When she was in seventh grade, she read a book called How To Become An Airline Stewardess that fueled her desire to see the world. And that's just what she did when she graduated from URI--she went to work for TWA as a flight attendant. Back then, she thought you needed adventures in order to be a writer. Of course, she now knows that all you need, as Eudora Welty said, is to sit on your own front porch.

AH-AnItalianWifeBut she did see a lot of the world with TWA, and she moved from Boston to St. Louis and finally to NYC, a place she'd dreamed of living ever since she watched Doris Day movies as a little girl. She wrote her first novel, Somewhere Off the Coast of Maine, on international flights and on the Train to the Plane, which was the subway out to JFK. It was published in 1987. Since then, she’s published in The New York Times, The Paris Review, O, Bon Appetit, Tin House, The Atlantic Monthly, Real Simple, and other wonderful places; and she’s won two Pushcart Prizes, two Best American Food Writing Awards, Best American Spiritual Writing and Travel Writing Awards, and a Boston Public Library Literary Light Award.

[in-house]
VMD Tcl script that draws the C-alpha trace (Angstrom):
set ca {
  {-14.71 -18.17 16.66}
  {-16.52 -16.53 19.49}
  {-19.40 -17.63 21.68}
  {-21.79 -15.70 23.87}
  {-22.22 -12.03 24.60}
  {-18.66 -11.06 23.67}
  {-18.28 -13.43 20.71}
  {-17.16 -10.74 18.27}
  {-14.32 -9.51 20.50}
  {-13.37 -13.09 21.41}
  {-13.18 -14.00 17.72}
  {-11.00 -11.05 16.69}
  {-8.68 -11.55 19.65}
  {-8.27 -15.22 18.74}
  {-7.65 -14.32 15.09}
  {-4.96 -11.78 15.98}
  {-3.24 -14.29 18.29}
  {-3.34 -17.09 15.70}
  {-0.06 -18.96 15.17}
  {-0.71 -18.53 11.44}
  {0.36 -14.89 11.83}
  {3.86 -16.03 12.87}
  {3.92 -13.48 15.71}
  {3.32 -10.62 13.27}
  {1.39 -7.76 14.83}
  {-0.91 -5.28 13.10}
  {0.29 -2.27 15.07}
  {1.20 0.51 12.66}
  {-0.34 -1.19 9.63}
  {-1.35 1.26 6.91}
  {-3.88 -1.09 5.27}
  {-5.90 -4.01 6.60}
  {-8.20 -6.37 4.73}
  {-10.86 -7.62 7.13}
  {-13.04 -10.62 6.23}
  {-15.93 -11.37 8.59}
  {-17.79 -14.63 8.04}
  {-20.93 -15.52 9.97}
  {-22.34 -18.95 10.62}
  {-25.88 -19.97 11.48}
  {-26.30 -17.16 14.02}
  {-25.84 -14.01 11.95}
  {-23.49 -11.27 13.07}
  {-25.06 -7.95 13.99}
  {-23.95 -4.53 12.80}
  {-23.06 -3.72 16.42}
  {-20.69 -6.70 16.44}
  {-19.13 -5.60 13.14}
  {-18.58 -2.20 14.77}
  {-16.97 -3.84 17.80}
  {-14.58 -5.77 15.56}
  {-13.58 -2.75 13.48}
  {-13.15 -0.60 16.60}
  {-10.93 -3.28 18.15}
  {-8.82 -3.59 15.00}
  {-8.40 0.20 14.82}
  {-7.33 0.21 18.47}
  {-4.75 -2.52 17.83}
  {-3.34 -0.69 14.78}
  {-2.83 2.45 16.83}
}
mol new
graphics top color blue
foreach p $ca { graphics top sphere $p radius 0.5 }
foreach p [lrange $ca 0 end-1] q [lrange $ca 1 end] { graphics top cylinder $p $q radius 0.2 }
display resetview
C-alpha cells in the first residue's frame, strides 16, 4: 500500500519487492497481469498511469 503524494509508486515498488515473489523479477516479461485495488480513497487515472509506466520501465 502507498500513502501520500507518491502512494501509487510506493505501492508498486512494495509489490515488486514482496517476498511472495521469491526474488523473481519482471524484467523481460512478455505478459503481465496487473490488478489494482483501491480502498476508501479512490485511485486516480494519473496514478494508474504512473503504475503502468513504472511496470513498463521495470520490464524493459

Over a dozen years ago, Ann began writing stories about the Rimaldi's, a fictional Italian-American family who, like her own Italian-American family, arrived in Rhode Island in the late 1800's. The Rimaldi's struggle with homesickness and alienation, and the desire to be American as they try to stay connected to their culture and traditions. When she finished a Rimaldi story last year, she realized that she had over 300 pages about the family. She printed them, placed them in chronological order--spanning one hundred years!--wrote two more, and with great delight created a family saga that centers on Josephine Rimaldi and her children and grandchildren. Josephine and her daughters and granddaughters seek love and acceptance, suffer loss and disappointment, live through wars and historical upheavals. But like all of us, they make their way--in family, in regret, in dreams, and desire. An Italian Wife is, really, everyone's story.